The Financial Postreports that recently an unidentified bank was fined $1.1 million by FINTRAC for providing accounts to money service businesses and that an apparent crackdown is making it harder for fintech companies to get bank accounts.
FINTRAC, on the other hand, is stalling on defining Bitcoin and digital currencies businesses as “Money Services Businesses” leaving the fintech startups in a Catch-22 between the banks and regulators.
In an interview with Bitcoin Magazine, Kyle Kemper, Executive Director of the Bitcoin Alliance of Canada, noted the need for the Canadian Bitcoin community to advocate for progress. “At this point the lobby for crypto pales in comparison to the banking and payments lobby. A course of inaction could lead to a greater movement away from the fiat in general as crypto solution providers' solutions become more robust, frictionless, and adopted.”
Coinbase Bumps Up Against Canada’s Regulatory Uncertainty
Coinbase, one of the world’s most successful Bitcoin companies, recently notified its Canadian customers that it was withdrawing from the Canadian market and could no longer support transactions in Canadian dollars.
At the same time, the company was setting up in Japan and had recently expanded to Australia, making it the 33rd country served by Coinbase.
Fred Ehrsam, president and co-founder of Coinbase, said in a recent Reddit AMA:
“Our mission is to create an open financial system for the world and part of that is making digital currency as easy to access, in as many countries as possible. So it makes me sad that we've had an interruption there [in Canada]. The goal is to get it back online when we have a good payment service provider or bank in Canada. A bunch proactively reached out when that news went out, so hopefully we will get a good replacement soon.”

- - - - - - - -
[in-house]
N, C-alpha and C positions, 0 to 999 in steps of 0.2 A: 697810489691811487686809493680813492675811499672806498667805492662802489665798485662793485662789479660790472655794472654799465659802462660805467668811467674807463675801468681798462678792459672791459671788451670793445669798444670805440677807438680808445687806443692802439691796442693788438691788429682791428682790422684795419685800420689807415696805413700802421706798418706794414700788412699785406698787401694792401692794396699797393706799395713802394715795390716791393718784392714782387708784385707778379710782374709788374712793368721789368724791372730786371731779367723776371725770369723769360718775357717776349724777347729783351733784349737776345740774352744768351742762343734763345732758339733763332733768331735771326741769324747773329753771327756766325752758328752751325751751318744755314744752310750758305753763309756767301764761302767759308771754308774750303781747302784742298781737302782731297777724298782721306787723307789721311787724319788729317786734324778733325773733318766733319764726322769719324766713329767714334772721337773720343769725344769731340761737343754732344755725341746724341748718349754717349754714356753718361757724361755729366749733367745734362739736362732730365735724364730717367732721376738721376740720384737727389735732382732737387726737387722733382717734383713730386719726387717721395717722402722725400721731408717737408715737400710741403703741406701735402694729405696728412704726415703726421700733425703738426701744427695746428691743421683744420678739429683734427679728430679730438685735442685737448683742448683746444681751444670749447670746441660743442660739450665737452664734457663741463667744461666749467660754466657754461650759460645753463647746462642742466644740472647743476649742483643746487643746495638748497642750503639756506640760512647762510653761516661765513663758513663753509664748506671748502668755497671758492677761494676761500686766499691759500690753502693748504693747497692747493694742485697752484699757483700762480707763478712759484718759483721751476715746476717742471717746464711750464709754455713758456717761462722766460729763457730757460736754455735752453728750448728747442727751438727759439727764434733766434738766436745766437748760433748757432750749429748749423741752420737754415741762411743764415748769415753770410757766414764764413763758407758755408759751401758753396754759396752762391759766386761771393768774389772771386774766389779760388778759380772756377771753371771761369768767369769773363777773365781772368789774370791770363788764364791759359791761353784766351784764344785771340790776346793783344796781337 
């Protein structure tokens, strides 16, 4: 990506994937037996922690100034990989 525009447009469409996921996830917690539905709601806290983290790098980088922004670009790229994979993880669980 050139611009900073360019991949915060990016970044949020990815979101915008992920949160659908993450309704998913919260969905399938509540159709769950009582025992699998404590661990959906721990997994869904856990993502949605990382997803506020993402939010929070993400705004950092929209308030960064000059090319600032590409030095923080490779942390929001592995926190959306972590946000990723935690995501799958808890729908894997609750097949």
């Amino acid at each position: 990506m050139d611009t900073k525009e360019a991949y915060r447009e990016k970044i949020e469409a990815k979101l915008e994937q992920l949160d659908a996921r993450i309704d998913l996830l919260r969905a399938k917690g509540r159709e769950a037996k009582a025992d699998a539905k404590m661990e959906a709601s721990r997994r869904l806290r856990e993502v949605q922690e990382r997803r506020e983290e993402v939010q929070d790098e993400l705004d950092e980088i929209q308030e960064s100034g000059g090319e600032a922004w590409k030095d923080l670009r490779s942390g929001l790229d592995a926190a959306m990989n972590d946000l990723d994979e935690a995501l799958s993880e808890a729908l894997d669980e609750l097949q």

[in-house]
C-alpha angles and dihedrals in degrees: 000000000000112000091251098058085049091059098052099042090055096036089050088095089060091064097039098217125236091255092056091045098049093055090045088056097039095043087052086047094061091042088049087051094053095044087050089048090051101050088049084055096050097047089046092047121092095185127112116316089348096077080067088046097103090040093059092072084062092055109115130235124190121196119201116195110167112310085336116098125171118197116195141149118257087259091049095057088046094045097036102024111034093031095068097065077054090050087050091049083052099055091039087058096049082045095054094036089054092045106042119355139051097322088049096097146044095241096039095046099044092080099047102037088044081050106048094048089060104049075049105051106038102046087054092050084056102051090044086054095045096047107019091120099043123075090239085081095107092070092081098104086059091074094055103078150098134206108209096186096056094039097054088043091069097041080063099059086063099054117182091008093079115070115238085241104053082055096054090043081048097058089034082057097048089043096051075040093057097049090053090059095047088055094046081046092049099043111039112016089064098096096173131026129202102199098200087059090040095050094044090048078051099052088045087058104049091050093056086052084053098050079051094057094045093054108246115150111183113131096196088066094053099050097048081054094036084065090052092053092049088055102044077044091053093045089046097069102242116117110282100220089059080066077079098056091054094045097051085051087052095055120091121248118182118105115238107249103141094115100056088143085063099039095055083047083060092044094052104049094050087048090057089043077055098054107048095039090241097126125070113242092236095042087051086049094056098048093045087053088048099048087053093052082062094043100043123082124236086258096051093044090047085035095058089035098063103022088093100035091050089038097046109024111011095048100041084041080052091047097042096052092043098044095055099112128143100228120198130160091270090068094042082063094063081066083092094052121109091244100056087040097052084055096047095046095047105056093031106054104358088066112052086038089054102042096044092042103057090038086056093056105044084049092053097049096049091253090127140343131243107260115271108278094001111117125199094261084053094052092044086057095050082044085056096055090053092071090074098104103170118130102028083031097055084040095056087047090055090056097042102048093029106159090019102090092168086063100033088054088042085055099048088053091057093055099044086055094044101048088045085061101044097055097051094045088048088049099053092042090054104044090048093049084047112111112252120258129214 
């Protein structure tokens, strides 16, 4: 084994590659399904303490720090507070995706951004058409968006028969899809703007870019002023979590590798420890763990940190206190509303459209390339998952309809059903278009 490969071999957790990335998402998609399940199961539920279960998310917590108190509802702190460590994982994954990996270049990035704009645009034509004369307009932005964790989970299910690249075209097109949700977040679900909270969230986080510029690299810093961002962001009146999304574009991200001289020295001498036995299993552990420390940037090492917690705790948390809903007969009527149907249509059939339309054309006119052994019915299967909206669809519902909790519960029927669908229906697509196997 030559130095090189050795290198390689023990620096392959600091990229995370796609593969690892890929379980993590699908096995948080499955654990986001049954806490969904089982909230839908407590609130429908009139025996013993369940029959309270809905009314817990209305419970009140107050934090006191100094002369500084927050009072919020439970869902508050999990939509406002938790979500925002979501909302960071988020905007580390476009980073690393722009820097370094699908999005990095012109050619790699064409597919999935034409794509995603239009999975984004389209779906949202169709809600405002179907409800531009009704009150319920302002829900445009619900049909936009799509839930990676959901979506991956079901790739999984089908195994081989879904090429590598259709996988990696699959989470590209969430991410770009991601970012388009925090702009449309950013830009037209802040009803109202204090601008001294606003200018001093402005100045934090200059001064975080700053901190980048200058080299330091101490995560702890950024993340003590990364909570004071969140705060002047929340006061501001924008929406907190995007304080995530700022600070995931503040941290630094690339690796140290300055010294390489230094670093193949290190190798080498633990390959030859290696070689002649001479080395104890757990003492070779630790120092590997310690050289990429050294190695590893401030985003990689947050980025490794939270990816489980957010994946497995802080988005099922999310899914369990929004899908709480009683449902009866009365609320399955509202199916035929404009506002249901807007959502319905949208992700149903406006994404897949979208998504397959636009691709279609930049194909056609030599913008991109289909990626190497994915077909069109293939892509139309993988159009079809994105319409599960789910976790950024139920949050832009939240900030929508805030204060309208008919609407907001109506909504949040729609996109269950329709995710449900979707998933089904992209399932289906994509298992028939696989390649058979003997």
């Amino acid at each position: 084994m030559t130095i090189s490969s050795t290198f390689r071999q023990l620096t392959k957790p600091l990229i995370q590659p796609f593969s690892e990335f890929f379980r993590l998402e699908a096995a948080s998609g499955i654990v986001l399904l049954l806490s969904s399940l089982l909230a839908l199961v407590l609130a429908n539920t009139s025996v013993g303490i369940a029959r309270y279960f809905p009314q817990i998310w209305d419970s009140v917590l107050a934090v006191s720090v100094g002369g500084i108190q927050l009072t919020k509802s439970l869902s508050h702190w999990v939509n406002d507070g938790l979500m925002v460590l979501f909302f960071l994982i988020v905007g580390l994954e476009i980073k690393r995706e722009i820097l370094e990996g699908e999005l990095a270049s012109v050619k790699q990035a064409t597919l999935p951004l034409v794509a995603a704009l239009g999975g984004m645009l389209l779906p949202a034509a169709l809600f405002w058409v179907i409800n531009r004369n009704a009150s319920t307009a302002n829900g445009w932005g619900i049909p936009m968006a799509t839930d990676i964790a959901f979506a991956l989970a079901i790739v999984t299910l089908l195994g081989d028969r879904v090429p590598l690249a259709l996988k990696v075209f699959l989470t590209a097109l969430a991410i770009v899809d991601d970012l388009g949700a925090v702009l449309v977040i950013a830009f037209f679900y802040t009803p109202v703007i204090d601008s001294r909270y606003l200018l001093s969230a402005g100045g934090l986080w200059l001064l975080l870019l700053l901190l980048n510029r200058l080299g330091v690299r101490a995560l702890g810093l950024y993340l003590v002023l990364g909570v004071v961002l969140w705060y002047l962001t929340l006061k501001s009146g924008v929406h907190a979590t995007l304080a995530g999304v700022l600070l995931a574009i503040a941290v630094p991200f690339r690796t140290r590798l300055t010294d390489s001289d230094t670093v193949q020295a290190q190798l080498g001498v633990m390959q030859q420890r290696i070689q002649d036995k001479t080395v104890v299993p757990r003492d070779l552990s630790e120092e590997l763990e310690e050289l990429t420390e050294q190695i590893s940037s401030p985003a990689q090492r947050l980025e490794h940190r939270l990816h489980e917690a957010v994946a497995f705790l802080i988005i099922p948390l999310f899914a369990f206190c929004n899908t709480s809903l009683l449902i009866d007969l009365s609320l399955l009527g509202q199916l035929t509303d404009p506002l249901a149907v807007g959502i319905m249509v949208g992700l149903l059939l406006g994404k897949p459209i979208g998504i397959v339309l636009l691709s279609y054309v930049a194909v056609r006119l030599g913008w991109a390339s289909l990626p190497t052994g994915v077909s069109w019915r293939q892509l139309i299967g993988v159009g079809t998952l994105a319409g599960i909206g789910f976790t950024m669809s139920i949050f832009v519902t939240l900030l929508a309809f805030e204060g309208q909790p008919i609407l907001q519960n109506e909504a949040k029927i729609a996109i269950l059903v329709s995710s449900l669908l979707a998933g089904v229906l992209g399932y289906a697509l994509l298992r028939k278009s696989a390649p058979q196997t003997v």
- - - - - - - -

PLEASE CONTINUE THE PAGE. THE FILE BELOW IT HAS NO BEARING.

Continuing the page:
“The fact that they [Coinbase] struggle with one of the primary pillars of being an exchange, being able to process fiat withdrawals and deposits, shows that Canada is difficult environment for Bitcoin Fintech companies to operate in,” said Kemper.
Bank of Canada Deputy Governor Carolyn Wilkins noted recently that what she calls “traditional trusted intermediaries” may be replaced by more convenient technologies; however, she doesn’t believe that Canada’s regulatory body is lagging behind.
“Fintech regulators also face the difficult challenge of balancing the need to ensure the safety and soundness of the financial markets against the need to encourage further innovation,” she said.
“The regulatory framework needs to adapt so that the door is not opened to unmanaged financial and operational risks, unchecked critical dependencies within our financial system and moral hazard. Promoting financial stability is a core function of the Bank of Canada, and we take a system-wide perspective when we monitor risks.”
According to Scott, however, the system is set up in such a way that many companies are having a difficult time playing by all the rules, all the time.
“In many ways, the banks are acting as both gatekeepers and de facto regulators, which is truly unfortunate. We've spoken with the CEO of a company who asked a bank that had committed to investing $1 million if the bank would open a business account for them and the answer was ‘no.’ It's completely baffling to me that a bank would be willing to invest money in a business but not provide an operating account for that business.”
Scott noted that MSBs and fintech companies are sometimes afraid to go on record because they don't want to lose their existing bank accounts, including accounts that may have been opened covertly under the guise of software companies or numbered companies.
“Banks and credit unions are afraid to open accounts or to keep them open, since they face pressure from FINTRAC and OSFI to treat all of these accounts as high risk (which is not a regulatory requirement) or to close them,” said Scott.
“These tactics are directly driving risky behavior,” she added. “Ultimately, the only ones winning at this game are criminals, because legitimate businesses are being forced to act evasively, which in turn, makes illicit activity more difficult to identify.”